“You walk through those blacked-out doors and you’re in another world,” one club-goer explains in the film.
“Studio 54” also exquisitely details the nuts and bolts of how visionary co-owners Steve Rubell and Ian Schrager created the magic of 54 by harnessing the energy of gay clubs and combining it with an over-the-top theatrical experience that was lit and designed by Broadway professionals and cost $40,000 to $50,000 a night to produce.
And it recounts the hubris and recklessness that led to the club getting shuttered for a liquor license violation and then raided by the IRS, putting the Brooklyn-bred owners publicly at odds with Jimmy Carter’s White House and sending both to prison for tax evasion.
The film’s reason for being is that it has co-founder Schrager going on camera for the first time to talk about the rise and fall of Studio 54. Tyrnauer has known Schrager for some 25 years. One of his first assignments for Vanity Fair was to cover the opening of Schrager’s Delano Hotel in Miami. Just 18 months ago, Schrager suggested the idea of making a documentary.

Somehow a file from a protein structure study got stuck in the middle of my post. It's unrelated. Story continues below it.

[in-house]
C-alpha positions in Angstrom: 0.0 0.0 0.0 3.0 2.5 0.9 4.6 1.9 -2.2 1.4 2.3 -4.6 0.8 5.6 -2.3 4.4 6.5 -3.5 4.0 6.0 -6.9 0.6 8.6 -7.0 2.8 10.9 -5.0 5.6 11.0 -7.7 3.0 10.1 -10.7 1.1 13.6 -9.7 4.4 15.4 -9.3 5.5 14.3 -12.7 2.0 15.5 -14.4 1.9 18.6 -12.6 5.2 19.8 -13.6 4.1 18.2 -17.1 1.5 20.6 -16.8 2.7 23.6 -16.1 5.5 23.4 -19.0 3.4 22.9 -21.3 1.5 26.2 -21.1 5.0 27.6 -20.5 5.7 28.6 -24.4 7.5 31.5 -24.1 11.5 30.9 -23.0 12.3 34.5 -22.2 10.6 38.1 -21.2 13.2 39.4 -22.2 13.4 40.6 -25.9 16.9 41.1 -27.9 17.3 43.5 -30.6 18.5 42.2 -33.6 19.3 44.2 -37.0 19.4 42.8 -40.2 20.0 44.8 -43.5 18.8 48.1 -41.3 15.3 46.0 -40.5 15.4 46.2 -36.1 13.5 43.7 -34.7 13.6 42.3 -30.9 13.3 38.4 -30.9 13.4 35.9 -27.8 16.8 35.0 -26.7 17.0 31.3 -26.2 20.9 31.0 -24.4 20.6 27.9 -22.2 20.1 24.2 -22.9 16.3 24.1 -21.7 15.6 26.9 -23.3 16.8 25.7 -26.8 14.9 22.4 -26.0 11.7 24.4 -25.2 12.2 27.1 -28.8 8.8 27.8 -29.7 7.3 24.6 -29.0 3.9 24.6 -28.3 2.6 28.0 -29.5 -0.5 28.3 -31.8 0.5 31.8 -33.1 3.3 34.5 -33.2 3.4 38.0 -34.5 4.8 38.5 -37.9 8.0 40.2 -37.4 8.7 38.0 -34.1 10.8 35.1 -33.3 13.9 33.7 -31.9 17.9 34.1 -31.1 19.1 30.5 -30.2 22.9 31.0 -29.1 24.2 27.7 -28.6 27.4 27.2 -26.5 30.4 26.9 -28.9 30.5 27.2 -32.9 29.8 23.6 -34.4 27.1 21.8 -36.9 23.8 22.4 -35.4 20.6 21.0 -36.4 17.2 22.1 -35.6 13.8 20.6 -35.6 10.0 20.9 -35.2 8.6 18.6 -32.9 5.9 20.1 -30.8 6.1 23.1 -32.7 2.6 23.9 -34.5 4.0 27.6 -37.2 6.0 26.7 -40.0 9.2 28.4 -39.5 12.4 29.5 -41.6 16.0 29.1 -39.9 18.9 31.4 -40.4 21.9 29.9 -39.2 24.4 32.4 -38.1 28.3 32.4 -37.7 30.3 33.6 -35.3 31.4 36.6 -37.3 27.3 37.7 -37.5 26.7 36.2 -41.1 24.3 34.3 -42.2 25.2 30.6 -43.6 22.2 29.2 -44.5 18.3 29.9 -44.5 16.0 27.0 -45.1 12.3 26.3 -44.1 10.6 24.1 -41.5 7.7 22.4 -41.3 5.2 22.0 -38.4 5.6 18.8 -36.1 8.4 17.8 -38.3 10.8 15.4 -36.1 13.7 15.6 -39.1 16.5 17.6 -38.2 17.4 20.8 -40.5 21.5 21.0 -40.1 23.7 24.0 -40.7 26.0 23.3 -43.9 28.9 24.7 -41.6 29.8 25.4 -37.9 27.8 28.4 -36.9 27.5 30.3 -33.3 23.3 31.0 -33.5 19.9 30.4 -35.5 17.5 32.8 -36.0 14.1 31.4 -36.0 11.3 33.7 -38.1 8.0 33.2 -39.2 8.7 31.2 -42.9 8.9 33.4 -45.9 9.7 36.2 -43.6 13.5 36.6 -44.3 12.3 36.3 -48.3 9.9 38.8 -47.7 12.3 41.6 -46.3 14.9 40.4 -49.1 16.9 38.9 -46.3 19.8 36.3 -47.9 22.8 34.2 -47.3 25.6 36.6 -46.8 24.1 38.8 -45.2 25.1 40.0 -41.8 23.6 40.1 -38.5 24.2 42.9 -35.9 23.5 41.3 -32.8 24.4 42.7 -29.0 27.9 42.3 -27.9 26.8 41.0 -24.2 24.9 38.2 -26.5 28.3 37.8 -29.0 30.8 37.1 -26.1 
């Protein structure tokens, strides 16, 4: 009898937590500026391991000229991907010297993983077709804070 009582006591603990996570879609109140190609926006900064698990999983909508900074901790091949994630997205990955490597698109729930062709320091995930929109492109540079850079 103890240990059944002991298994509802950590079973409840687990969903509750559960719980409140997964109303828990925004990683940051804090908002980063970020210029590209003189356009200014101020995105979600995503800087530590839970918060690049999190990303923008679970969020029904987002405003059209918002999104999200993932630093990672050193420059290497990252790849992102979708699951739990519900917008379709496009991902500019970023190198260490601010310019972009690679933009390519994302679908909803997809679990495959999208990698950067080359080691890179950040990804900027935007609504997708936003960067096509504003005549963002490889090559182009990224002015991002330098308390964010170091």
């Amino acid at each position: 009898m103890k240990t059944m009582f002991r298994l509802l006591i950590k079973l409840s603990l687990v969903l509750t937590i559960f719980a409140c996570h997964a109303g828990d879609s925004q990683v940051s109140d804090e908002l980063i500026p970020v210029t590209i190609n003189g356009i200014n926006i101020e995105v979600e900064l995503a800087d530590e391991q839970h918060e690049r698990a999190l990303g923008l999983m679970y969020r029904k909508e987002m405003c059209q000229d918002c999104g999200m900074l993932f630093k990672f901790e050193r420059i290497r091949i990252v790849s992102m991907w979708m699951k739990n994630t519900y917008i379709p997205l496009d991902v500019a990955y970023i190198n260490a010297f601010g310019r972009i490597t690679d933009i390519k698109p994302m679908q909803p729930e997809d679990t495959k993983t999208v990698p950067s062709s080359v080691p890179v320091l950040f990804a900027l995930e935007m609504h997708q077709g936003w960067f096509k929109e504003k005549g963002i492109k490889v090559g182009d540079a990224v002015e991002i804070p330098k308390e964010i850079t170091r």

“He said, ‘Do you think a movie on Studio 54 would be good?” Tyrnauer recalled. “And I said, ‘Yeah, if you talked.’”
While he did agree to talk — even fielding questions about his financial crimes — that doesn’t necessarily mean he’s being honest. In the film, we see Schrager visibly squirm as he equivocates about ratting on other club owners to federal prosecutors, for example.
“I think people are allowed to be evasive and the audience might interpret what that evasiveness means,” Tyrnauer explained.